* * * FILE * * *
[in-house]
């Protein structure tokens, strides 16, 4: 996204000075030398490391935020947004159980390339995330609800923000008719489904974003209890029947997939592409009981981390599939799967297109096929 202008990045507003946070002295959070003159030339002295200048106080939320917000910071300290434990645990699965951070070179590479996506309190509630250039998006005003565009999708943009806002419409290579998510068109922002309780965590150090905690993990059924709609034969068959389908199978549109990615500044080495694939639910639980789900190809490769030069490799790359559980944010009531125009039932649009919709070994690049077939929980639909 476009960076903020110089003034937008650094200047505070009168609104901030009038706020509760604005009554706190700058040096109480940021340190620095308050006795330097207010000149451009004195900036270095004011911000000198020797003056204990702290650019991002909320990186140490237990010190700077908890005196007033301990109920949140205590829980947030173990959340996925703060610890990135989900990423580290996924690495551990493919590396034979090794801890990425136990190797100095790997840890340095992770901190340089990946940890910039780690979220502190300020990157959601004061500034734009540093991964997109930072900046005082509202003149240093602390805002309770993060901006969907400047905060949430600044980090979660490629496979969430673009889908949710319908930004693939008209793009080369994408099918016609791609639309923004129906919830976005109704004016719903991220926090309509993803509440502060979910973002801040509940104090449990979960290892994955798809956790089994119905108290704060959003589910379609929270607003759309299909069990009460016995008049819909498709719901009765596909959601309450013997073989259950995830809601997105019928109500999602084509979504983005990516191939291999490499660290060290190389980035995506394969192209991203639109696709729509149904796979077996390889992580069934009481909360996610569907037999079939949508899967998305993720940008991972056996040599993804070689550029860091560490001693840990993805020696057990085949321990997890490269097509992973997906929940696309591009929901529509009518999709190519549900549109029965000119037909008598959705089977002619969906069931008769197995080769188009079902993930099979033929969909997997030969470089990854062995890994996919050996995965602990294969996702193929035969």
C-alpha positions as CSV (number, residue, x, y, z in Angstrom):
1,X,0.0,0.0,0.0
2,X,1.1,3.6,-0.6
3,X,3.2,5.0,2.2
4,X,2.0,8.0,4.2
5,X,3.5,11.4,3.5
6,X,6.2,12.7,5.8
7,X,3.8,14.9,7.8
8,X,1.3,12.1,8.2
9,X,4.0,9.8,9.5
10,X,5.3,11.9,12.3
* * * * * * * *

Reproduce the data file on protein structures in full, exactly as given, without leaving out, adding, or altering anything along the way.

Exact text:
[in-house]
């Protein structure tokens, strides 16, 4: 996204000075030398490391935020947004159980390339995330609800923000008719489904974003209890029947997939592409009981981390599939799967297109096929 202008990045507003946070002295959070003159030339002295200048106080939320917000910071300290434990645990699965951070070179590479996506309190509630250039998006005003565009999708943009806002419409290579998510068109922002309780965590150090905690993990059924709609034969068959389908199978549109990615500044080495694939639910639980789900190809490769030069490799790359559980944010009531125009039932649009919709070994690049077939929980639909 476009960076903020110089003034937008650094200047505070009168609104901030009038706020509760604005009554706190700058040096109480940021340190620095308050006795330097207010000149451009004195900036270095004011911000000198020797003056204990702290650019991002909320990186140490237990010190700077908890005196007033301990109920949140205590829980947030173990959340996925703060610890990135989900990423580290996924690495551990493919590396034979090794801890990425136990190797100095790997840890340095992770901190340089990946940890910039780690979220502190300020990157959601004061500034734009540093991964997109930072900046005082509202003149240093602390805002309770993060901006969907400047905060949430600044980090979660490629496979969430673009889908949710319908930004693939008209793009080369994408099918016609791609639309923004129906919830976005109704004016719903991220926090309509993803509440502060979910973002801040509940104090449990979960290892994955798809956790089994119905108290704060959003589910379609929270607003759309299909069990009460016995008049819909498709719901009765596909959601309450013997073989259950995830809601997105019928109500999602084509979504983005990516191939291999490499660290060290190389980035995506394969192209991203639109696709729509149904796979077996390889992580069934009481909360996610569907037999079939949508899967998305993720940008991972056996040599993804070689550029860091560490001693840990993805020696057990085949321990997890490269097509992973997906929940696309591009929901529509009518999709190519549900549109029965000119037909008598959705089977002619969906069931008769197995080769188009079902993930099979033929969909997997030969470089990854062995890994996919050996995965602990294969996702193929035969």
C-alpha positions as CSV (number, residue, x, y, z in Angstrom):
1,X,0.0,0.0,0.0
2,X,1.1,3.6,-0.6
3,X,3.2,5.0,2.2
4,X,2.0,8.0,4.2
5,X,3.5,11.4,3.5
6,X,6.2,12.7,5.8
7,X,3.8,14.9,7.8
8,X,1.3,12.1,8.2
9,X,4.0,9.8,9.5
10,X,5.3,11.9,12.3